The New York Times won two Pulitzer Prizes on Monday, bringing to 127 its total since the annual journalism awards were first given out more than a century ago.
The Times was recognized this year for its reporting that raised legal and moral questions about how President Trump built his business empire and for editorial writing that shed light on race in modern America. Read the work below or browse all of the 2019 Pulitzer winners and finalists. Here’s a list of all of the awards and recognition The Times has received over the past century.
Explanatory Reporting: The Trump Family Finances
David Barstow, Susanne Craig and Russ Buettner received the award for explanatory reporting in recognition of their work providing an unprecedented look at the Trump family’s finances and poking holes in the myth that Mr. Trump has cultivated of himself as a self-made billionaire. They reported that Mr. Trump had actually inherited much of his wealth from his father and had participated in questionable tax schemes, including outright fraud.
The investigation built on a 2016 article for which the three reporters obtained Mr. Trump’s 1995 tax records. Motivated by that reporting, which showed how the president could have avoided paying taxes for nearly two decades, the reporters set out to paint a picture of Mr. Trump’s finances from 1995 to 2005.
Their efforts lasted more than a year, combing through over 100,000 pages of documents and interviewing multiple key sources. Along the way, they made a number of revelations.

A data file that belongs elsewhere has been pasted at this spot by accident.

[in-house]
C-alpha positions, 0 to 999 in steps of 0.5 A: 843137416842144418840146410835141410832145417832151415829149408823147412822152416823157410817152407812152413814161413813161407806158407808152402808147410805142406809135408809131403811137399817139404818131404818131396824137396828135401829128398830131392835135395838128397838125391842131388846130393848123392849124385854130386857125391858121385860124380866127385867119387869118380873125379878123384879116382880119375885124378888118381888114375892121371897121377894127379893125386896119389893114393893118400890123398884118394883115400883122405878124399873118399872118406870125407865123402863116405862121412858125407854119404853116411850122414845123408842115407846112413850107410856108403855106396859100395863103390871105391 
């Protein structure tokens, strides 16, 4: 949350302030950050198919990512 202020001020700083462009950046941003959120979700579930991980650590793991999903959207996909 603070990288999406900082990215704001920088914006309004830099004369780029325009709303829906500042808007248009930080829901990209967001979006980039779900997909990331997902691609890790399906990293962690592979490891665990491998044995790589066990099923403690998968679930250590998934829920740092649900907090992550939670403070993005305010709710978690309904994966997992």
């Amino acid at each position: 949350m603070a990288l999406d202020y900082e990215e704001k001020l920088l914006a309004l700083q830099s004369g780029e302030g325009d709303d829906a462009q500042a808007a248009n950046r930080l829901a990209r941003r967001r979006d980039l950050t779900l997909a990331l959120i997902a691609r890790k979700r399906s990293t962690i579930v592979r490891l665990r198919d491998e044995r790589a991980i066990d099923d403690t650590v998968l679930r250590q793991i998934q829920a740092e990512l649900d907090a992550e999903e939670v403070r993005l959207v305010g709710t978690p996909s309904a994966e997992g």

“We just kept finding stuff and finding stuff,” Ms. Craig said when the article was published.
Among the revelations: that Mr. Trump’s father, Fred C. Trump, had skirted paying taxes on millions of dollars in gifts to his children by using a middleman company, All County Building Supply & Maintenance.
The investigation was published on the front page of The Times on Wednesday, Oct. 3. The next day, New York City officials said that they and state regulators had started to examine whether the Trump family had underpaid taxes over several decades.
Editorial Writing: Race in America
Brent Staples, a member of the editorial board of The Times, received the prize for editorial writing for a series of essays showing how America continues to be tormented by its racist past. It is the first The Times has won an award in the category in 23 years.
Digging into such subjects as the suffrage movement’s betrayal of black women, racist tropes and monuments to white supremacy, Mr. Staples brought attention to lesser-known stories. In May, for example, he wrote about how Southern newspapers perpetuated racial violence.
“The real damage was done in terse, workaday stories that justified lynching by casting its victims as ‘fiends,’ ‘brutes,’ ‘born criminals’ or, that catchall favorite, ‘troublesome Negroes,’” he wrote. “The narrative that tied blackness inextricably to criminality — and to the death penalty — survived the lynching era and lives on to this day.”
Mr. Staples also wrote at length about the recently discovered remains of 95 African-Americans in Sugar Land, Tex., and the debate over what to do with them. The remains, he argued, should be memorialized where they were found because of what they revealed about efforts in the southern sugar industry to replace slave labor with an infamous convict-leasing system.
“Abolition crushed the industry, but the convict leasing system resurrected it in a form that can legitimately be seen as more pernicious than slavery: Slave masters had at least a nominal interest in keeping alive people whom they owned and in whom they held an economic stake,” he wrote.
Mr. Staples, a 34-yearTimes veteran, joined editorial board in 1990. Before that, he served as an editor on The New York Times Book Review and an assistant editor for metropolitan news.